Also, the "comb or brush chase" method works wonders in helping to straighten (particularly natural hair) with just one pass. It's as simple as running a fine-toothed comb or boar bristle brush down the length of each section, right in front of the iron. This method smooths the hair and ends prior to the iron touching them, resulting in incredibly sleek locks.

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Iron Small Sections

Smaller irons (one-and-a-half inches or less) are better for tackling small sections of hair. Try not to press pieces wider or thicker than one inch at a time, even if the bigger iron is cheaper. You'll do a better job of straightening the entire section when you don't have to deal with too much hair at once. Big, chunky sections won't straighten properly.

"I love to have sturdy clips that help with sectioning hair off and keeping it in place," says Powell, who advises using styling clips with a jaw-like design, which will provide "a larger gripping area and hold strands in place without creating any stress on the roots."

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Finish Off With Some Gloss

Now you're ready to add some luster to your newly ironed locks. "Lastly, after styling, it is always a great idea to finish everything off with a lightweight oil for some extra shine," says Powell. "Hask's Keratin Smoothing Shine Hair Oil ($2) is great because it’s strengthening and reduces frizz."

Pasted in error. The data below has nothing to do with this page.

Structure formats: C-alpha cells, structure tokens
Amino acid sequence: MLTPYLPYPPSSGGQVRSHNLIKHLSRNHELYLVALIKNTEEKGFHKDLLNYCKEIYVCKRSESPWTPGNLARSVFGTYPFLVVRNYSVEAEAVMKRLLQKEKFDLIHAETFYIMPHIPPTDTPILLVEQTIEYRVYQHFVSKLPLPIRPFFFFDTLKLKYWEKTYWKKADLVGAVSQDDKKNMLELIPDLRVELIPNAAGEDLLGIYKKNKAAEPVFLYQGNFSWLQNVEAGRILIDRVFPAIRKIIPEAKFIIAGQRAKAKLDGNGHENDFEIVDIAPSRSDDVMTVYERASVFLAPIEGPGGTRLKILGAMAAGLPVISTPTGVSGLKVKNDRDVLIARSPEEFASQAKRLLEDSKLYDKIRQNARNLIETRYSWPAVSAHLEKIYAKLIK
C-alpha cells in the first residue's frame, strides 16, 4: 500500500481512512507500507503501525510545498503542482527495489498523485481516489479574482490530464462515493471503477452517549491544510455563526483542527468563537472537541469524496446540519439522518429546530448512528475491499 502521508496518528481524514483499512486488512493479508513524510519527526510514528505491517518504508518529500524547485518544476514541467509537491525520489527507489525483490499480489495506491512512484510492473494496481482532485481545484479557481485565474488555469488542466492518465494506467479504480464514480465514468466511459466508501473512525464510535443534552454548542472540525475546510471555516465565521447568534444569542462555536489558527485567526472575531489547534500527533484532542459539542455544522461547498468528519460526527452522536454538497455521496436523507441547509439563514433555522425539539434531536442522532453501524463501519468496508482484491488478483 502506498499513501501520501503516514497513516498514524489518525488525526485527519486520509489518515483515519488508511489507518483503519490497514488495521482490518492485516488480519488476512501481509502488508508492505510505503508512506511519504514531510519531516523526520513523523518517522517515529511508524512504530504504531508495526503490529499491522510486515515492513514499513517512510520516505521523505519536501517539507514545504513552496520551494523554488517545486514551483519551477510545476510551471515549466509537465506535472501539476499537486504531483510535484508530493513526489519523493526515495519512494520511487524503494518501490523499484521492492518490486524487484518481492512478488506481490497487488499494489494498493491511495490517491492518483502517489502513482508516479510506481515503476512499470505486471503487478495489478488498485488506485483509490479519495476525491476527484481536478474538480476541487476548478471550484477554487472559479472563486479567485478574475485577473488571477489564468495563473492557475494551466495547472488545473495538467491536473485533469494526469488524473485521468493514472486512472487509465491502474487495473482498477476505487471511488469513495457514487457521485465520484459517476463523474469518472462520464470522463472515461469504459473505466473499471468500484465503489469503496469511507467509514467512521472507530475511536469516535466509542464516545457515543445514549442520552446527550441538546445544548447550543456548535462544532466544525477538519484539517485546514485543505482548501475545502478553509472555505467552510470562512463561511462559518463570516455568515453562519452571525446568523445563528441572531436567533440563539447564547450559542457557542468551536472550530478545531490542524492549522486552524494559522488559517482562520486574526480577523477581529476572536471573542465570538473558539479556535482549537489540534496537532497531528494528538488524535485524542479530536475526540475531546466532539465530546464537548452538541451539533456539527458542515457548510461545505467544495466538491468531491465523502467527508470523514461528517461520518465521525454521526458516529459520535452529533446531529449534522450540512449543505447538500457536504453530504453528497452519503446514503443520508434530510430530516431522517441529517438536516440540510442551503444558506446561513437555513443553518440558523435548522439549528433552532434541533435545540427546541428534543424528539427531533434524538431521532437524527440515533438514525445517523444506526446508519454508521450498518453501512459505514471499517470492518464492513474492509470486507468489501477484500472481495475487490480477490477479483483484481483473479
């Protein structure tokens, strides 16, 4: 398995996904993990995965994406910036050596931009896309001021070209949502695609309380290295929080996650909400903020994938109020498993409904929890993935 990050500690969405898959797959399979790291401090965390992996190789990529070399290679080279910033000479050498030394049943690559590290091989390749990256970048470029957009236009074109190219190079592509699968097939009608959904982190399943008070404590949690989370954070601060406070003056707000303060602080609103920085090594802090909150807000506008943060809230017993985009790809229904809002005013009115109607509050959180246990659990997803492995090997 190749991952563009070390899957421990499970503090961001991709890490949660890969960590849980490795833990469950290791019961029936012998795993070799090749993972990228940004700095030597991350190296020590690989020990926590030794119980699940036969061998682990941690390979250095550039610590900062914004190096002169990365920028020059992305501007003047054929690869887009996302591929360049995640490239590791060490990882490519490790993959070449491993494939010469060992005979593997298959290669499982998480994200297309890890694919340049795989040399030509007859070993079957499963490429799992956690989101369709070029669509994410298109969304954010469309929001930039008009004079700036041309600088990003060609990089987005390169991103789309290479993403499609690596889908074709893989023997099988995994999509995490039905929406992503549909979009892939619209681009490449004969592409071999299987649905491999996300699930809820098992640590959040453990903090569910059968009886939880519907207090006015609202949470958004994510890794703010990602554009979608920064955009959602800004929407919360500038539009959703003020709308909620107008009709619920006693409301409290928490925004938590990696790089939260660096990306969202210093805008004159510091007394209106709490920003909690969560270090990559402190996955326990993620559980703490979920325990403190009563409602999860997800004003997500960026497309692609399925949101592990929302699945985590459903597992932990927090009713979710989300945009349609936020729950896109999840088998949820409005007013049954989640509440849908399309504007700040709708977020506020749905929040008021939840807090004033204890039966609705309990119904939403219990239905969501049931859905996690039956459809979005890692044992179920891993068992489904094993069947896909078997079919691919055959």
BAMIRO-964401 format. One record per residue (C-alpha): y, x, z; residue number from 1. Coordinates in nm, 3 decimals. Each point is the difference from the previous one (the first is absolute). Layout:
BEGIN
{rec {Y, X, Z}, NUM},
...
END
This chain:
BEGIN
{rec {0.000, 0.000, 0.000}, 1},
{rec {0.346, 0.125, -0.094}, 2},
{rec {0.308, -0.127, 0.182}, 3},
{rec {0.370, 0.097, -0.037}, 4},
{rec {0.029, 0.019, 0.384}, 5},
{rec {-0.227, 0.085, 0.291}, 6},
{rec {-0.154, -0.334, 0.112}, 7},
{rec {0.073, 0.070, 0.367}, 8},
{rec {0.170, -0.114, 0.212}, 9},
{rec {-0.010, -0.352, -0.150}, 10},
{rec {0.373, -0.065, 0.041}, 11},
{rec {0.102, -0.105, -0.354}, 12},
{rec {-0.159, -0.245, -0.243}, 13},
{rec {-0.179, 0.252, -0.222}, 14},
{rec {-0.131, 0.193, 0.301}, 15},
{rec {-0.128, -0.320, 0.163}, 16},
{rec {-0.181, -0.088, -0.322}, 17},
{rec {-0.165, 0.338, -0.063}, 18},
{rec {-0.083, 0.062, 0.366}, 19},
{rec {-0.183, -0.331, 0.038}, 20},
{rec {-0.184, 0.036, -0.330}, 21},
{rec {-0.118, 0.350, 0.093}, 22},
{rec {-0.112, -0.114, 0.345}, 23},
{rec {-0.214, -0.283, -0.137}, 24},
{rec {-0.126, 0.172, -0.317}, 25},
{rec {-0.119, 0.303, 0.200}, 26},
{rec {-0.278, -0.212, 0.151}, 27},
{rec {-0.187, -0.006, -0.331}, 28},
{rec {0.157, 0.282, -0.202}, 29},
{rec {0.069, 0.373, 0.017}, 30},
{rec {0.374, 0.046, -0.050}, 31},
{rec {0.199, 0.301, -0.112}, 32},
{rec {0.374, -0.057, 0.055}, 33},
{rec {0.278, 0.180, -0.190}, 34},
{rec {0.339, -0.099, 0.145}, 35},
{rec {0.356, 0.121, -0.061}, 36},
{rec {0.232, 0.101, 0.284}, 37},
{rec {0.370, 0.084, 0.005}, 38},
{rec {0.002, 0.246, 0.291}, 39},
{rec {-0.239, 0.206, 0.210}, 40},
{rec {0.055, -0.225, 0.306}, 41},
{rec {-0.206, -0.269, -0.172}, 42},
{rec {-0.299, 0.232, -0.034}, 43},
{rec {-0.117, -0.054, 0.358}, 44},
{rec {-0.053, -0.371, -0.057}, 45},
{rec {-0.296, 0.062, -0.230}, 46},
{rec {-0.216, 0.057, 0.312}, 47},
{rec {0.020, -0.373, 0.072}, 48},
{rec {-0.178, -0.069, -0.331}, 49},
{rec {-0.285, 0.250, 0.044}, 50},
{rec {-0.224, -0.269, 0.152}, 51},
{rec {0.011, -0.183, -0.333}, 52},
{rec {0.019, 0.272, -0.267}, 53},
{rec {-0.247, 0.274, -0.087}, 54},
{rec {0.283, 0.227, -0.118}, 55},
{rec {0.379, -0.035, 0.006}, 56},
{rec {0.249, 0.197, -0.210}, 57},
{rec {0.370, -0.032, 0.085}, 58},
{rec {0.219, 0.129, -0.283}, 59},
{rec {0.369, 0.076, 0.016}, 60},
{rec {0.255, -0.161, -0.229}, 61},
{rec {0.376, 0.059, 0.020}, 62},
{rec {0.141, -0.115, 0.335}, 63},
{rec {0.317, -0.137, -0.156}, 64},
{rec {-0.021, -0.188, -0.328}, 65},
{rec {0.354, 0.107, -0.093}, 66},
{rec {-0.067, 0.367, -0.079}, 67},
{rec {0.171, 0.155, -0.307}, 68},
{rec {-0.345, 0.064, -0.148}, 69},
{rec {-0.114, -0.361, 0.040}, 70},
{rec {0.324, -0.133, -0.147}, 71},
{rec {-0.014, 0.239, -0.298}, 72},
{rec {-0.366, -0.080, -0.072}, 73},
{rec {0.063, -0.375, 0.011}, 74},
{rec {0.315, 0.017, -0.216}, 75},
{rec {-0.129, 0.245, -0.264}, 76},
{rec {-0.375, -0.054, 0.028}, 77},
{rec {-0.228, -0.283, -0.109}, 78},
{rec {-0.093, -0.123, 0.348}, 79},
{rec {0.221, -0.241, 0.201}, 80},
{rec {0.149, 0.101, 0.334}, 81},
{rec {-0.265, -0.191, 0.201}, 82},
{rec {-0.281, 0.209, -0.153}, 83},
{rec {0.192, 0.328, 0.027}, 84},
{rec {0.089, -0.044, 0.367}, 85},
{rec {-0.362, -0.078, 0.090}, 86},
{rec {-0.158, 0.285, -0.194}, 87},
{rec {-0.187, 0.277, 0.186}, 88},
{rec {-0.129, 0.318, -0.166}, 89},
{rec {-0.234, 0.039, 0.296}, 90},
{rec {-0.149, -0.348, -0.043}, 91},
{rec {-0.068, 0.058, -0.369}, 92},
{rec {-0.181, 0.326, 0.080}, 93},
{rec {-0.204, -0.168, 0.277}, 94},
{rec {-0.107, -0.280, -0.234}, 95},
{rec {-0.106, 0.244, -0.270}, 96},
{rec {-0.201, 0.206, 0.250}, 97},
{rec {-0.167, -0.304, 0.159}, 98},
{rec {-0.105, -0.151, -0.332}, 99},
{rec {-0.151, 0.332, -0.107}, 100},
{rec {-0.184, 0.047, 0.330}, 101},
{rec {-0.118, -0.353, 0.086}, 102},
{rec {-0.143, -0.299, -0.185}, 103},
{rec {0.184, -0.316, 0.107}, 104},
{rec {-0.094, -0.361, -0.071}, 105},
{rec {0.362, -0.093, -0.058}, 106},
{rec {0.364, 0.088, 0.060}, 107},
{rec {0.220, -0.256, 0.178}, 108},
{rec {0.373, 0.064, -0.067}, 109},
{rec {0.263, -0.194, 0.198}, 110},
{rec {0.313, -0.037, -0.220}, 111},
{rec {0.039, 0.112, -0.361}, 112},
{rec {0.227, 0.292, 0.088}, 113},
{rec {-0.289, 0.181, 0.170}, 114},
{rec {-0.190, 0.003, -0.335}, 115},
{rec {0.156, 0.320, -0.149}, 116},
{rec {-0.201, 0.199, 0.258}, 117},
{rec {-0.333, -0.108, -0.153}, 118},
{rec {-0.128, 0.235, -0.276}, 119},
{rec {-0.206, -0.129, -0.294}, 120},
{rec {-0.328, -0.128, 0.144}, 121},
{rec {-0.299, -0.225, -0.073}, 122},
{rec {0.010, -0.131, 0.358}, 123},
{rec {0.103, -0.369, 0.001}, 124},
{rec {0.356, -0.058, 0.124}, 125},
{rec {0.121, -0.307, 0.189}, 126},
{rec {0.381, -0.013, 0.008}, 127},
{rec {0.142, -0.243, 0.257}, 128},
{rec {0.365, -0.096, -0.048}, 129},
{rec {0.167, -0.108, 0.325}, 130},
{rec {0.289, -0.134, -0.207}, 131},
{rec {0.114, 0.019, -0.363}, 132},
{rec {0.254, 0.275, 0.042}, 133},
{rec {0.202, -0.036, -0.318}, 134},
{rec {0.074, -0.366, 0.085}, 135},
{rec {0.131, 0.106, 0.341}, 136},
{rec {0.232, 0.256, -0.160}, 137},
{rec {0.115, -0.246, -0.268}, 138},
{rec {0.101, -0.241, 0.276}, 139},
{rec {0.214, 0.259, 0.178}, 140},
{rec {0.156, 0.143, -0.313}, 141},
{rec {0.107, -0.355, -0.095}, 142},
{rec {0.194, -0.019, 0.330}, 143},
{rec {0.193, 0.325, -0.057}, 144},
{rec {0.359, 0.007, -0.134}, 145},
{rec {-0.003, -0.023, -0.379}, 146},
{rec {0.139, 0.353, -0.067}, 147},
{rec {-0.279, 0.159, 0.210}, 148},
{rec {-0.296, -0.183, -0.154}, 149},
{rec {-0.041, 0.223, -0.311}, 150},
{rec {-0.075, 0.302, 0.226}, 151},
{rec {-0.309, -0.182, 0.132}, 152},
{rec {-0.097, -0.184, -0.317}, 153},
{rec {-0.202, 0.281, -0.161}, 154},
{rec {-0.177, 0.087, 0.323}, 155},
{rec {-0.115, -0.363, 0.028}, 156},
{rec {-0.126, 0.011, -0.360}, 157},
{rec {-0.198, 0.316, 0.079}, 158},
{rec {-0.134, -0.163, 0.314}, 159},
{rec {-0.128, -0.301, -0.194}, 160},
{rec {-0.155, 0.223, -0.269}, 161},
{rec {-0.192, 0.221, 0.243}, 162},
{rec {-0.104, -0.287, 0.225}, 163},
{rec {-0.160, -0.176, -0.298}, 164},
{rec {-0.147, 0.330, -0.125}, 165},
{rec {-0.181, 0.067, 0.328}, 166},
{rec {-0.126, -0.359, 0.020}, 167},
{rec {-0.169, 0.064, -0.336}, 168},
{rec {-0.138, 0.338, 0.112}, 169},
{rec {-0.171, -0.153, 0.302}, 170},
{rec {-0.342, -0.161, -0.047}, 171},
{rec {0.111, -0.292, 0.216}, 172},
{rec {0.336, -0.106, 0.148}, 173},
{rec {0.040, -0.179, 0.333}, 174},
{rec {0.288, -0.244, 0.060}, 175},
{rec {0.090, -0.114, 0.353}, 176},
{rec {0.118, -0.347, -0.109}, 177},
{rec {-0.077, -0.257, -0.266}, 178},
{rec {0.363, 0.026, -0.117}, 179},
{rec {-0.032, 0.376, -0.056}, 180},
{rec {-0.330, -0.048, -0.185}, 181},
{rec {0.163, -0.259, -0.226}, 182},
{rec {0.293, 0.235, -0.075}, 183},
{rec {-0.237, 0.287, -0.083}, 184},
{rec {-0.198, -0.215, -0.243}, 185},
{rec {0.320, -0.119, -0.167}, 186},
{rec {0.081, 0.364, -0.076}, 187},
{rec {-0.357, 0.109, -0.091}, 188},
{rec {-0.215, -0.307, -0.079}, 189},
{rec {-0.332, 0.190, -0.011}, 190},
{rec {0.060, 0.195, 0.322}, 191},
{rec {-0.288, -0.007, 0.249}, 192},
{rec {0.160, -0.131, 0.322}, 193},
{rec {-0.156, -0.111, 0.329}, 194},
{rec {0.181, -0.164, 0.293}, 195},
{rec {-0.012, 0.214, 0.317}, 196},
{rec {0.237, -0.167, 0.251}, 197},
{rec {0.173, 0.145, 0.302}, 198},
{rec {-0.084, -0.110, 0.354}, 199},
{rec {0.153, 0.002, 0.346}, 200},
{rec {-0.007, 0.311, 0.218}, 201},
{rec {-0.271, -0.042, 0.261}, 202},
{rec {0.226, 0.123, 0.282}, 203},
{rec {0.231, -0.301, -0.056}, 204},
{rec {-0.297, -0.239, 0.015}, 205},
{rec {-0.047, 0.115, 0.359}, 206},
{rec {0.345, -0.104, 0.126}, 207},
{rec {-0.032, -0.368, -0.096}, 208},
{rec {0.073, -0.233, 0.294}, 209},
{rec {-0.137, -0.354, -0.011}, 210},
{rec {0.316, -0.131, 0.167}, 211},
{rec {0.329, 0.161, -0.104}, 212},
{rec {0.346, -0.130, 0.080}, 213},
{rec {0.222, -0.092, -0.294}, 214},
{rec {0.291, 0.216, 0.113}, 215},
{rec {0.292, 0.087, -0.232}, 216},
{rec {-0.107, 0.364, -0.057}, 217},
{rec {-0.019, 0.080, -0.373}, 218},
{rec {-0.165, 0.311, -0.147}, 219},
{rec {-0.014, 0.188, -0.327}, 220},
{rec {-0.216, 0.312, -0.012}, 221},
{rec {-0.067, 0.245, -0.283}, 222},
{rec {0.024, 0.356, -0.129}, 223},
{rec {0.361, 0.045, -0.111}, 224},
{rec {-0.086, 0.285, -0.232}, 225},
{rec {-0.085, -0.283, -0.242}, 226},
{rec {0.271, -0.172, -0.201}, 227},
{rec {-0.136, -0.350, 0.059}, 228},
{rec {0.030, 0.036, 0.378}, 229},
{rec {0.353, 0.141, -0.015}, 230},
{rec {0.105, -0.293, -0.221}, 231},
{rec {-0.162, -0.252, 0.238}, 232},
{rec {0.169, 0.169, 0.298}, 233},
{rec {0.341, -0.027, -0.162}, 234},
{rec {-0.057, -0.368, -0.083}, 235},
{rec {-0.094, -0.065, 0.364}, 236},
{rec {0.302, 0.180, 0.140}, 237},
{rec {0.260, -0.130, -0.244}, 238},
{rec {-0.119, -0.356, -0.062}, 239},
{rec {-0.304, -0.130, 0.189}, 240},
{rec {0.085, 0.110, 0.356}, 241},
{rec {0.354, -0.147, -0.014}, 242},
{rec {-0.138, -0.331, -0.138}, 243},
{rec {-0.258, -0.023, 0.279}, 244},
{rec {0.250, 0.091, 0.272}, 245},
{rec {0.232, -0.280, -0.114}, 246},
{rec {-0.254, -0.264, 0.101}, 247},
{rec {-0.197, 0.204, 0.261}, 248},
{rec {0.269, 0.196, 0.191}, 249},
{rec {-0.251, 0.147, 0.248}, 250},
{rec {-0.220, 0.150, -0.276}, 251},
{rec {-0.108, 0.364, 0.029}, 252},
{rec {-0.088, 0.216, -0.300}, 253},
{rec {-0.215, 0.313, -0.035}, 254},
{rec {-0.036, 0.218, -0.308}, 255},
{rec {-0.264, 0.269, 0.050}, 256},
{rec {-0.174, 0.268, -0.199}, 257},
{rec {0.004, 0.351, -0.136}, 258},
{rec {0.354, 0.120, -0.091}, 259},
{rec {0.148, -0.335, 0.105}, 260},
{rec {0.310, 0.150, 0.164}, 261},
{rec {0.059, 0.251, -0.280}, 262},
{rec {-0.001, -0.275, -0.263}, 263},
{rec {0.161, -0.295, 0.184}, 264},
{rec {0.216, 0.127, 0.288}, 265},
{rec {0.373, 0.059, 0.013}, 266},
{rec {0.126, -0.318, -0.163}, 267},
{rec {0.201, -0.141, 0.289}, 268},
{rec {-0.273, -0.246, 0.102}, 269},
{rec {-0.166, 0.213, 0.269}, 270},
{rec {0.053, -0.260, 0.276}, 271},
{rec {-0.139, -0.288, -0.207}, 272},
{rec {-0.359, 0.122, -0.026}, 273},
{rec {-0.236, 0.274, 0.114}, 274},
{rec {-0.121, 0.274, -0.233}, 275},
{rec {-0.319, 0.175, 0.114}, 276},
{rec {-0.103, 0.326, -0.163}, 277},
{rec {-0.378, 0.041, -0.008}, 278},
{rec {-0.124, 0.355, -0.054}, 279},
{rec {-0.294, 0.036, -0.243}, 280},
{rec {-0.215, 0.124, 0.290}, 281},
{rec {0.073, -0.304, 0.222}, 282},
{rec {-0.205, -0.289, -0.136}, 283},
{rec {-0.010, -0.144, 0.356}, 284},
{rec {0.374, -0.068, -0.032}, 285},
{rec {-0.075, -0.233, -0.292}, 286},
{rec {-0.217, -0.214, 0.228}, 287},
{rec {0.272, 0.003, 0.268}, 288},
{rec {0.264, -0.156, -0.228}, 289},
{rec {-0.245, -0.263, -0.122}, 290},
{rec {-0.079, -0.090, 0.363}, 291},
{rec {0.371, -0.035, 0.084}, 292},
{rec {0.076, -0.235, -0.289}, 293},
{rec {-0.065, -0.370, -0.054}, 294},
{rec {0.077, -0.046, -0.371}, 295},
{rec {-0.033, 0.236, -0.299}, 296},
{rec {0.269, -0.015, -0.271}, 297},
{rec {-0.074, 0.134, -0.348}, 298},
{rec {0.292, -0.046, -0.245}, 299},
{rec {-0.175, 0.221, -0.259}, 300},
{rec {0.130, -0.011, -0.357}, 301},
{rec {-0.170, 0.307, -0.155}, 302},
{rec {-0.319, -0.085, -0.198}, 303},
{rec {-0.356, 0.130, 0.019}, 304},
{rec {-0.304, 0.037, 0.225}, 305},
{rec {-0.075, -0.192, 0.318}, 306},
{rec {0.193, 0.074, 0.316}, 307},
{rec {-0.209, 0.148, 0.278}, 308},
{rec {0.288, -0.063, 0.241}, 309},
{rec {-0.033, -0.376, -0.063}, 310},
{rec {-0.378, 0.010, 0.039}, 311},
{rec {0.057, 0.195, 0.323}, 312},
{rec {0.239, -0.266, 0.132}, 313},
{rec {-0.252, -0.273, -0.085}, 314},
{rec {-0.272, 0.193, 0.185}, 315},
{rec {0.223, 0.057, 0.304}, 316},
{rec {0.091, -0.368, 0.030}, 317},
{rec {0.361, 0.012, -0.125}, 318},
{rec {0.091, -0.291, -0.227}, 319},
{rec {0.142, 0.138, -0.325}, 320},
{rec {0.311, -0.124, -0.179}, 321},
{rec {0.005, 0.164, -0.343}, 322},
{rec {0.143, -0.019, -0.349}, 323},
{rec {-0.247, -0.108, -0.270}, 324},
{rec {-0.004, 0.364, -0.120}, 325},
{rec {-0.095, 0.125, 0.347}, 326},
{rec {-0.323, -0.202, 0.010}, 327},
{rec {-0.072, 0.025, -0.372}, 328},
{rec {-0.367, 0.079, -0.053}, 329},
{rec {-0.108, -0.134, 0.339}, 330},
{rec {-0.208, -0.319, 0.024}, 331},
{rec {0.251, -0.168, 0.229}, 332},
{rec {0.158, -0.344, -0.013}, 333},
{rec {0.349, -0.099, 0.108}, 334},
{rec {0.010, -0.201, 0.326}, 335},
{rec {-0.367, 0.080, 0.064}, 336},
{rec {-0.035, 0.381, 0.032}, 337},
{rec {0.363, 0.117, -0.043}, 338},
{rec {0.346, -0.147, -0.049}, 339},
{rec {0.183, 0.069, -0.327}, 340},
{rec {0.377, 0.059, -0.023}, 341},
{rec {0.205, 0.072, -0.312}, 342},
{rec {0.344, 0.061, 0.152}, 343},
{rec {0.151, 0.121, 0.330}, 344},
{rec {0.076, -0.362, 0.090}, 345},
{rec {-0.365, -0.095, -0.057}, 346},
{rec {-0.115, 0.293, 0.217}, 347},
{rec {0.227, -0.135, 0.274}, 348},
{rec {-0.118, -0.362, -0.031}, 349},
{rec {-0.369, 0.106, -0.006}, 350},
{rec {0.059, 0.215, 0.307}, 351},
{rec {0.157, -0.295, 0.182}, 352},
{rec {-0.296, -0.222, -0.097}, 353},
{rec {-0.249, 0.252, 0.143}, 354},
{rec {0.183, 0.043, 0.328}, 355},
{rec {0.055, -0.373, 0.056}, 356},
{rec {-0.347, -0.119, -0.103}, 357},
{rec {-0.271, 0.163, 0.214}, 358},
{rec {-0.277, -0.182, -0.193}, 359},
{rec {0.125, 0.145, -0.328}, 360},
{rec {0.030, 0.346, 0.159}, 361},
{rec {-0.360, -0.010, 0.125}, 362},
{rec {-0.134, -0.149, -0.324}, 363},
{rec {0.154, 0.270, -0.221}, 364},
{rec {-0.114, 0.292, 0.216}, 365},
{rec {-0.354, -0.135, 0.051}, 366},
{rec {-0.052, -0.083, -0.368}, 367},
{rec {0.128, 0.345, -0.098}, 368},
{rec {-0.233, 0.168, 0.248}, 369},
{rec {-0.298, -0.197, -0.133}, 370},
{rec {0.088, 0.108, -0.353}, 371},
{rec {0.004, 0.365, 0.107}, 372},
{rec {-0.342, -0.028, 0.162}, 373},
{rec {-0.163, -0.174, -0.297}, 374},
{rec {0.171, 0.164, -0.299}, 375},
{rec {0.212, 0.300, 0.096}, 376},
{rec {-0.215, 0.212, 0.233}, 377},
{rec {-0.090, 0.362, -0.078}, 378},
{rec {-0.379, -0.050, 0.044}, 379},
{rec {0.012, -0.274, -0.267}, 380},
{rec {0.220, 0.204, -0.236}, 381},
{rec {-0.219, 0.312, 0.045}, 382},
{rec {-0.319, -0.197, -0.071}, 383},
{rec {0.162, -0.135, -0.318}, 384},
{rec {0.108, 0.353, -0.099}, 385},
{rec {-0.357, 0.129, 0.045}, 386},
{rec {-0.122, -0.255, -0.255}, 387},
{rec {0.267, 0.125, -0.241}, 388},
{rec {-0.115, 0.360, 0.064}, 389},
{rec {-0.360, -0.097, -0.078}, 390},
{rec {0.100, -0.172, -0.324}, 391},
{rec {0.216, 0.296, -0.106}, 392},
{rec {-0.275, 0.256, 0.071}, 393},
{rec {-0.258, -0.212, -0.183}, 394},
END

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Wrap Hair at Night

Now that your flat ironing job is complete, don't ruin all your hard work with no nighttime care. Wrap your hair at night, and cover it with silk or satin before bed. This way, your morning routine consists of little more than taking your hair down and combing through it. You already have the slight curve and volume—no more heat is required.

  • How often can I flat iron my natural hair?

    "You should not flat iron natural hair more than once a month, especially if your hair is color-treated or damaged," says Powell. "Even once a month can be considered pushing it, so if you are flat ironing that frequently, it’s important that you are hyper-aware of your hair’s health."

    A good rule of thumb is to consider what your hair has been through—if it's been colored or chemically straightened recently, it's probably more than a little damaged. Therefore, it's not recommended you apply any direct heat to your hair.

  • How can I avoid flat ironing my hair again before wash day?

    Look into low-manipulation protective styles that allow your hair to fully recover from the effects of heat. "You can’t go wrong with a twist-out or braid-out," says Powell. "These styles will protect the hair in between flat ironing and washing and they’re super easy to achieve."

  • My hair is relaxed. What should I know about flat ironing?

    "If you have relaxed hair, flat ironing can help stretch longer in between relaxers," says Powell. "Regardless of your hair, I would recommend keeping heat to a minimum." And of course, it's important to use a heat protectant any time you flat iron.